Outlook unclear for the return of live events in Silicon Valley

The path back toward having live events — with audiences — in Santa Clara County is still uncharted territory — but something needs to happen soon. That was the main message Thursday morning from a panel discussion hosted by the Silicon Valley Organization on the future of live events in a COVID-19 world.

“I think what happens in the next 4 to 6 weeks will set the stage for 2021,” Sharks President Jonathan Becher said, noting that the great strides made by the NFL and Major League Baseball won’t necessarily translate to an indoor arena like SAP Center, where most of its 175-plus events a year are non-televised. “No fans is not a sustainable model. It may work for a Sharks game, but it doesn’t work for a concert.”

Decisions will be made in the coming months on big events slated to come to the arena, Becher said, and he said a best-case scenario for 2021 would include a mix of events, some with fans and some without, and may have to include innovative ideas like live outdoor events that utilize the parking lot. SAP Center has already lost some events to places like Alameda County and Sacramento that have less-restrictive rules.

For Bill Fairweather, president of IATSE Local 134, relief can’t come fast enough for his union’s 1,200 to 1,500 workers, who put together and strike sets for live events ranging from Children’s Musical Theater to the Rolling Stones. “I can’t express enough how dire the situation is for our workers. People are going through their entire retirement funds to sustain their lives,” he said. “The convention center, theater and music industry is the lifeblood of any city. I’m afraid we won’t survive six more months of this.”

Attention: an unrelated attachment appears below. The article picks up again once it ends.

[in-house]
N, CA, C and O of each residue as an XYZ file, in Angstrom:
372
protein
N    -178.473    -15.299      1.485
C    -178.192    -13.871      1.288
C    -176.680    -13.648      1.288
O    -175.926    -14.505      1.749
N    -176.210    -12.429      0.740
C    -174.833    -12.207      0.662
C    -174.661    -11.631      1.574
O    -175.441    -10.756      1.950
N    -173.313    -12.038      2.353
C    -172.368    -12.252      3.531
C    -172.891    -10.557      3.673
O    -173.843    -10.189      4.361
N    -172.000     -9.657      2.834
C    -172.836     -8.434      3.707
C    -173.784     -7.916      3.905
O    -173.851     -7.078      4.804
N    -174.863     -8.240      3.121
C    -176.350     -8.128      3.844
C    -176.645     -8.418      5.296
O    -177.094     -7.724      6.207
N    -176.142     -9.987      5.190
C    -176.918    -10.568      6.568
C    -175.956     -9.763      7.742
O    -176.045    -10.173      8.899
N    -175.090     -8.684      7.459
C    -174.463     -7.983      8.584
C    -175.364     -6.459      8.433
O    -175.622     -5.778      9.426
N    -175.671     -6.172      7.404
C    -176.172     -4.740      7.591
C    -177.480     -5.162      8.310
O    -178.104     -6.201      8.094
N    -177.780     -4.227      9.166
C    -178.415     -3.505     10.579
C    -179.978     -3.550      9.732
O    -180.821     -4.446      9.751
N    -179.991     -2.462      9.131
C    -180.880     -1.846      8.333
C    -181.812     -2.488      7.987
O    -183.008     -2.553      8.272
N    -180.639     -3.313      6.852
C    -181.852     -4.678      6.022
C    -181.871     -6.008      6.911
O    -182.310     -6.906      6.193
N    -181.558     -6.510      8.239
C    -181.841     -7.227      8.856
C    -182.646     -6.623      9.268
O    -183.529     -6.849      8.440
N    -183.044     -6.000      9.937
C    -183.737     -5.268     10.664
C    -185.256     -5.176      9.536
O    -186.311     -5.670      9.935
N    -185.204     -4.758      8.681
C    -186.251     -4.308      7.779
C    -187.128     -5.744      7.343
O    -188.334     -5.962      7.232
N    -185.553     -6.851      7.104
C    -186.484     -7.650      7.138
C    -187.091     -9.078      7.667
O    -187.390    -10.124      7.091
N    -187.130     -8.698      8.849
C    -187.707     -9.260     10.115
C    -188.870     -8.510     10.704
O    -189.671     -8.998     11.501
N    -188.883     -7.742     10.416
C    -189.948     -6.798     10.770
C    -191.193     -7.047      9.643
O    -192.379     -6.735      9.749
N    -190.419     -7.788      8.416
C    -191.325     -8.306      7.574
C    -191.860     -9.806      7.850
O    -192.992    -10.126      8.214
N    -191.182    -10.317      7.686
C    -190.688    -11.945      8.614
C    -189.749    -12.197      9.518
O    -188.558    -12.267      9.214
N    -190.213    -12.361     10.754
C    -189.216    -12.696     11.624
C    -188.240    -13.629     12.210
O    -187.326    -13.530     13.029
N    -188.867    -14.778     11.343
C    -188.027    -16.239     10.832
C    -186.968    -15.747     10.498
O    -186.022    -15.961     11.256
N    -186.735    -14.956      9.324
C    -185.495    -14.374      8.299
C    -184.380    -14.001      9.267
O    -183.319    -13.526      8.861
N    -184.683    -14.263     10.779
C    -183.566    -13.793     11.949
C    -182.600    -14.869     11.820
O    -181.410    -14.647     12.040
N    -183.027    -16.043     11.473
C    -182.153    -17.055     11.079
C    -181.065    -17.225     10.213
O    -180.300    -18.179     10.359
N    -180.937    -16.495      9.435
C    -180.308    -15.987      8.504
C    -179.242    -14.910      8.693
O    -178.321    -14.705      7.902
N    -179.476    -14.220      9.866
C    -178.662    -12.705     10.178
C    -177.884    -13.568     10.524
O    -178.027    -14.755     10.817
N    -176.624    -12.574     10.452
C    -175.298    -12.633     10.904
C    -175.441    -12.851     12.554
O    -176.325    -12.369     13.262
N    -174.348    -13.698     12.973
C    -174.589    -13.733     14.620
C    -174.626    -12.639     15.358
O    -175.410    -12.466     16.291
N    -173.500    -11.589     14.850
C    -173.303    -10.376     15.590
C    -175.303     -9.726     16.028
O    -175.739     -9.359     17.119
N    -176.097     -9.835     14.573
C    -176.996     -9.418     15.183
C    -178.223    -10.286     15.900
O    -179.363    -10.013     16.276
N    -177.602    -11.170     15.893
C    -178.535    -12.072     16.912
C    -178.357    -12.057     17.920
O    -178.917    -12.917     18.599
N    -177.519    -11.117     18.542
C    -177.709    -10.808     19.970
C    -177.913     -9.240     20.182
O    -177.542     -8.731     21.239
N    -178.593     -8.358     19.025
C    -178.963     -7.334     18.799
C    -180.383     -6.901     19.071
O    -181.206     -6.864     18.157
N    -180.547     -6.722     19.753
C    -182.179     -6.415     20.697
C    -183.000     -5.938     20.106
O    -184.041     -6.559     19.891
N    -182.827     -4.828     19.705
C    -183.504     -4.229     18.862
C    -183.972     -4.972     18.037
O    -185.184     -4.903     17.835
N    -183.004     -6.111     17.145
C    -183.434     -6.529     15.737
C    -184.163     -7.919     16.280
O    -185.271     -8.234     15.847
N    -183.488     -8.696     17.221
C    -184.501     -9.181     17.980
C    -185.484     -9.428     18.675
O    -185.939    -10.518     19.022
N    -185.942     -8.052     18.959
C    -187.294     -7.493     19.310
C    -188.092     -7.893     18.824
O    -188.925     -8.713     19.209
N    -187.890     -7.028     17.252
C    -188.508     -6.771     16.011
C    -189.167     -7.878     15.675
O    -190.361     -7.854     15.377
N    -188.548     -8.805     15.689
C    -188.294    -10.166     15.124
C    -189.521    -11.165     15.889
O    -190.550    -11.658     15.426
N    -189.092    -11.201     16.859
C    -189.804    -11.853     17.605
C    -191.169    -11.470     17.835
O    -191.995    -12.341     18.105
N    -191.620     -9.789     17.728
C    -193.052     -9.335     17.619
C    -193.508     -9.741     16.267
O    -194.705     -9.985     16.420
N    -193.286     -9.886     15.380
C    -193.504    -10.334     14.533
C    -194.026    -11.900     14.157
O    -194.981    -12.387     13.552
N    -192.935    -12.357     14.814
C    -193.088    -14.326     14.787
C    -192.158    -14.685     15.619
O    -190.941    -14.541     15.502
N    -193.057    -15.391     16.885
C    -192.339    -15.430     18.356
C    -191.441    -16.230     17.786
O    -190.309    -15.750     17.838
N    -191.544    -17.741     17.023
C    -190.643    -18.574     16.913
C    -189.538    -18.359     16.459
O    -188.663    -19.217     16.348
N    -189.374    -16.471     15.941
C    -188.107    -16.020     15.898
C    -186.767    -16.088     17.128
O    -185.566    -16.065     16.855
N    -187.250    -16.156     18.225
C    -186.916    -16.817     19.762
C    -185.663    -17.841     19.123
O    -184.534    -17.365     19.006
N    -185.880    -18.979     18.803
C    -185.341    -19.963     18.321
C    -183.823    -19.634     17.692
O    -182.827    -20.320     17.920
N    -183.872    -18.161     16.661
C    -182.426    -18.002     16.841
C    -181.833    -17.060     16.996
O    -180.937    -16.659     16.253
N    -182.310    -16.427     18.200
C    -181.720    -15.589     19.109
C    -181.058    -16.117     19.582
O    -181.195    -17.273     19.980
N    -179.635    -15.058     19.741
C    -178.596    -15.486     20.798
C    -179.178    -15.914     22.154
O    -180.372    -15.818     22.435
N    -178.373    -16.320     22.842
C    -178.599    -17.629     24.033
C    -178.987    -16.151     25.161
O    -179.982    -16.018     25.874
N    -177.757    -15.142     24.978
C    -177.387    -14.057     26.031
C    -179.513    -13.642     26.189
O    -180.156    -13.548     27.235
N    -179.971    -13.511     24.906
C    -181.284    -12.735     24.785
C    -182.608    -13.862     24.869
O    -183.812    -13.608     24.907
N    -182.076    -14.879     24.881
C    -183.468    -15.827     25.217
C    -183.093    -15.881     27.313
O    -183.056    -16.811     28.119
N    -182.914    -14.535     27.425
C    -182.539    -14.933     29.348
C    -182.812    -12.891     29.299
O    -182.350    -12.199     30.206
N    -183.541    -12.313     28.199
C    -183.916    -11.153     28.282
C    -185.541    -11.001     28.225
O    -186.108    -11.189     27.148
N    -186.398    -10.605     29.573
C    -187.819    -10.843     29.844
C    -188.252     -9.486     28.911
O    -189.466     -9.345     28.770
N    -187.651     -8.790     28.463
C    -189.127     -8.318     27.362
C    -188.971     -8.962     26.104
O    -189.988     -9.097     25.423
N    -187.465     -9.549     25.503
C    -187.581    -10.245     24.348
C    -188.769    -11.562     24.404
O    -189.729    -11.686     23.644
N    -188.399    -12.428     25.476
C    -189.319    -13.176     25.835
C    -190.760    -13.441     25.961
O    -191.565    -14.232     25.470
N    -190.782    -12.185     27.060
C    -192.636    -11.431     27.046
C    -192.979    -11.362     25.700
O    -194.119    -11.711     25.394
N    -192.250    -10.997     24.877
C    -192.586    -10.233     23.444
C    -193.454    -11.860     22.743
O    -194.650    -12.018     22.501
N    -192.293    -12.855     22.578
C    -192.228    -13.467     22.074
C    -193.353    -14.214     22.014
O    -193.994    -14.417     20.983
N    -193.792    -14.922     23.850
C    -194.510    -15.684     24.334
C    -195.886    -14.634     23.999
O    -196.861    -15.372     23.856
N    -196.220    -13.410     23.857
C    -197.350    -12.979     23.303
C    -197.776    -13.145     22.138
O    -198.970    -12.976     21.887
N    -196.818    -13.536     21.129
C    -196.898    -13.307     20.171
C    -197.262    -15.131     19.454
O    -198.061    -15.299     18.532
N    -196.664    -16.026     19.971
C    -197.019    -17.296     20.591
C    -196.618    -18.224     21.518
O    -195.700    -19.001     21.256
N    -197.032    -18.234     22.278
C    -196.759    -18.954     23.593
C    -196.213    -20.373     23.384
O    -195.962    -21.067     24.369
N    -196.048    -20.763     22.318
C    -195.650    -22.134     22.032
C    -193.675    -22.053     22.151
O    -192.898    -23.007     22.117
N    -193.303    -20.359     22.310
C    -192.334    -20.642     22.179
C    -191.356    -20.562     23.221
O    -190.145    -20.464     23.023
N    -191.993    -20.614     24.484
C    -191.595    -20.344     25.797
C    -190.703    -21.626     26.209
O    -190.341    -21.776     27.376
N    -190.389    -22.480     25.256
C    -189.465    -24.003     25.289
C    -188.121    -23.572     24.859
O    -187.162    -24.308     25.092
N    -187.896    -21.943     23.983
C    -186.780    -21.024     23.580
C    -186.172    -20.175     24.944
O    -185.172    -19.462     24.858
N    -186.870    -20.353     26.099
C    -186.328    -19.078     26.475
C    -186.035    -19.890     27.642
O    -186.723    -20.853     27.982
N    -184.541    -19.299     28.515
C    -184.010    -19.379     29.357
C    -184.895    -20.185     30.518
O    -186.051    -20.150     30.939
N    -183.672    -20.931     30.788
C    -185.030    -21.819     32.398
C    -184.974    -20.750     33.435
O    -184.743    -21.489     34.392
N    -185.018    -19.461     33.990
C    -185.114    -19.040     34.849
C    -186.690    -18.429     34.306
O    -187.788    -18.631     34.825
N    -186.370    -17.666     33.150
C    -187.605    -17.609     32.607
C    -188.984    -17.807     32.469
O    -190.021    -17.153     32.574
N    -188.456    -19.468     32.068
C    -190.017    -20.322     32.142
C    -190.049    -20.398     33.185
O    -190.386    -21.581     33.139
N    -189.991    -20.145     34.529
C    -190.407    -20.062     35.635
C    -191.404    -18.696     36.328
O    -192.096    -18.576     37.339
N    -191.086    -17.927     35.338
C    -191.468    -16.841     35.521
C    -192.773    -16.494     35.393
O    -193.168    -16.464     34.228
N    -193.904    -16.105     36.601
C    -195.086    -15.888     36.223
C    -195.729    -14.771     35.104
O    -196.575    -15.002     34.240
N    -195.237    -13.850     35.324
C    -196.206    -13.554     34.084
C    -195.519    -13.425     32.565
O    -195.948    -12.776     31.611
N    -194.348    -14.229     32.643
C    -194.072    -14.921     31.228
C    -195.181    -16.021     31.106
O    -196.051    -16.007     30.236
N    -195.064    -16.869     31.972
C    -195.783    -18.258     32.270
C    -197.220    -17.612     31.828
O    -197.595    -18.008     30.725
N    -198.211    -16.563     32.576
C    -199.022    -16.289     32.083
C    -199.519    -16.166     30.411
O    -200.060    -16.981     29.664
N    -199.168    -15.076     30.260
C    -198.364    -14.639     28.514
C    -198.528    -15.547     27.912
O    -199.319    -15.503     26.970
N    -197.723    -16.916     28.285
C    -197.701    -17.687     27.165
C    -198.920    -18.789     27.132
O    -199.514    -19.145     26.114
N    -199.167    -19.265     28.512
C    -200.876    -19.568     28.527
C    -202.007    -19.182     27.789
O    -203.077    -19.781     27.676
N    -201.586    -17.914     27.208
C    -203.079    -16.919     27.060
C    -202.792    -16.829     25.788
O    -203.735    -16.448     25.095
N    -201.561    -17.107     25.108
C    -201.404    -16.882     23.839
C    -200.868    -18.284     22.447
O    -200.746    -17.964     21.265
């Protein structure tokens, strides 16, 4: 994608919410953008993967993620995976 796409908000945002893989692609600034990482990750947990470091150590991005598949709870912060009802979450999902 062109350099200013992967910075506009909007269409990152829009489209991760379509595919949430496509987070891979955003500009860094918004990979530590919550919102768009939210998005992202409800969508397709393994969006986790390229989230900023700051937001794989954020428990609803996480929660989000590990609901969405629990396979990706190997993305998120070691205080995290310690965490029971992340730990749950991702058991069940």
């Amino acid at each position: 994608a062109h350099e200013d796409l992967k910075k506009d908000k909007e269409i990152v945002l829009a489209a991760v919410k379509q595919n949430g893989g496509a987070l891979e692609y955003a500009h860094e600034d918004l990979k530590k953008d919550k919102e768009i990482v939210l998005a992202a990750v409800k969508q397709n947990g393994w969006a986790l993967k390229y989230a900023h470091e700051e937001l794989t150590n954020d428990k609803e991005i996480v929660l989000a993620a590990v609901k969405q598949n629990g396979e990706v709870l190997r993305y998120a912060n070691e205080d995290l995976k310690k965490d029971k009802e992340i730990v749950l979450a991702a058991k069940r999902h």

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A note of cautious optimism was voiced by Silicon Valley Creates CEO Connie Martinez, however, who said performing arts groups and other organizations that rely on live events may come out of the COVID-19 pandemic stronger because of the changes they have been forced to make. As the industry comes back, she said, embracing local live audiences and finding a way to monetize online content will be important.

She also reminded the online audience that people exuberantly socialized following the 1918 pandemic, filling theaters, dance halls and sports stadiums — and that could happen again. “I think we need to prepare for the Roaring ’20s,” she said.

FUNDRAISER’S GOAL IN SIGHT: Nearly 1,200 people are signed up for the annual Silicon Valley Walk to End Alzheimer’s on Saturday, and the fundraiser is closing in on its $1.55 million fundraising goal, with 84% of that total raised already.

Deb Anderson, senior director of the Silicon Valley walk, said that even though COVID-19 is on everyone’s minds right now, Alzheimer’s remains the leading cause of dementia and is the sixth leading cause of death in the United States. “Now more than ever, our services and programs are lifelines to those living with Alzheimer’s and dementia and those caring for them,” Anderson said.

Like most events this year, the walk’s format has …read more

Source:: The Mercury News – Entertainment


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